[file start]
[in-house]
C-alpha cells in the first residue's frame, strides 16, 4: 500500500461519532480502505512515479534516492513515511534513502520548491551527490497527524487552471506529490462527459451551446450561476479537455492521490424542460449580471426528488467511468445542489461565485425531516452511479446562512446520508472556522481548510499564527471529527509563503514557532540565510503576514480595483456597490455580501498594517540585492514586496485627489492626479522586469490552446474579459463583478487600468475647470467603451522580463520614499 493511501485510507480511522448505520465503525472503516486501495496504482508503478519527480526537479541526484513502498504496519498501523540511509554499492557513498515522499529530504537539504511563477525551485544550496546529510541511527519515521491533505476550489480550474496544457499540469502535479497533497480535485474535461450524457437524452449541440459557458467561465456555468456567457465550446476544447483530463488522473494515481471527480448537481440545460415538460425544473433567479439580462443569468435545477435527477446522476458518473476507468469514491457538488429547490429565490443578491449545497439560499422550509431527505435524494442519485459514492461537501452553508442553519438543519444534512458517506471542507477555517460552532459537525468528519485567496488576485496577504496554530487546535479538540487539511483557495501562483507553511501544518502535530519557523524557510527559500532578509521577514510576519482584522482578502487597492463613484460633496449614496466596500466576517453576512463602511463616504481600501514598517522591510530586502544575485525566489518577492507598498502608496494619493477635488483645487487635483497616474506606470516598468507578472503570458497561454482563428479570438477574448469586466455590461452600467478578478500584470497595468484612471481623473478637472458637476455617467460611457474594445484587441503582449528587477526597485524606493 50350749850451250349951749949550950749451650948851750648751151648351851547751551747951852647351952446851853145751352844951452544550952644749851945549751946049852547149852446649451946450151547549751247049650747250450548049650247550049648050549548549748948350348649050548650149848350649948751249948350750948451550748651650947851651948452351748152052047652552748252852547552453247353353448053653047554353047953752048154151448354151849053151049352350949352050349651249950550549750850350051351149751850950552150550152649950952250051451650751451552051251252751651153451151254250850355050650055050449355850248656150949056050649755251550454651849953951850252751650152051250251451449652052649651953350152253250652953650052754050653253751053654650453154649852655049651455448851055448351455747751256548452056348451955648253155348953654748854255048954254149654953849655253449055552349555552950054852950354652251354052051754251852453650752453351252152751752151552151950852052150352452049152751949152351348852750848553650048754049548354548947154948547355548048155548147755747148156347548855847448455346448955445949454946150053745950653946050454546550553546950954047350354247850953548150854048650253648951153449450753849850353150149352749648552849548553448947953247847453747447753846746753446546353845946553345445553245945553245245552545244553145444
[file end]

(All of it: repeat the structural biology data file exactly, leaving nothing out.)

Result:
[in-house]
C-alpha cells in the first residue's frame, strides 16, 4: 500500500461519532480502505512515479534516492513515511534513502520548491551527490497527524487552471506529490462527459451551446450561476479537455492521490424542460449580471426528488467511468445542489461565485425531516452511479446562512446520508472556522481548510499564527471529527509563503514557532540565510503576514480595483456597490455580501498594517540585492514586496485627489492626479522586469490552446474579459463583478487600468475647470467603451522580463520614499 493511501485510507480511522448505520465503525472503516486501495496504482508503478519527480526537479541526484513502498504496519498501523540511509554499492557513498515522499529530504537539504511563477525551485544550496546529510541511527519515521491533505476550489480550474496544457499540469502535479497533497480535485474535461450524457437524452449541440459557458467561465456555468456567457465550446476544447483530463488522473494515481471527480448537481440545460415538460425544473433567479439580462443569468435545477435527477446522476458518473476507468469514491457538488429547490429565490443578491449545497439560499422550509431527505435524494442519485459514492461537501452553508442553519438543519444534512458517506471542507477555517460552532459537525468528519485567496488576485496577504496554530487546535479538540487539511483557495501562483507553511501544518502535530519557523524557510527559500532578509521577514510576519482584522482578502487597492463613484460633496449614496466596500466576517453576512463602511463616504481600501514598517522591510530586502544575485525566489518577492507598498502608496494619493477635488483645487487635483497616474506606470516598468507578472503570458497561454482563428479570438477574448469586466455590461452600467478578478500584470497595468484612471481623473478637472458637476455617467460611457474594445484587441503582449528587477526597485524606493 50350749850451250349951749949550950749451650948851750648751151648351851547751551747951852647351952446851853145751352844951452544550952644749851945549751946049852547149852446649451946450151547549751247049650747250450548049650247550049648050549548549748948350348649050548650149848350649948751249948350750948451550748651650947851651948452351748152052047652552748252852547552453247353353448053653047554353047953752048154151448354151849053151049352350949352050349651249950550549750850350051351149751850950552150550152649950952250051451650751451552051251252751651153451151254250850355050650055050449355850248656150949056050649755251550454651849953951850252751650152051250251451449652052649651953350152253250652953650052754050653253751053654650453154649852655049651455448851055448351455747751256548452056348451955648253155348953654748854255048954254149654953849655253449055552349555552950054852950354652251354052051754251852453650752453351252152751752151552151950852052150352452049152751949152351348852750848553650048754049548354548947154948547355548048155548147755747148156347548855847448455346448955445949454946150053745950653946050454546550553546950954047350354247850953548150854048650253648951153449450753849850353150149352749648552849548553448947953247847453747447753846746753446546353845946553345445553245945553245245552545244553145444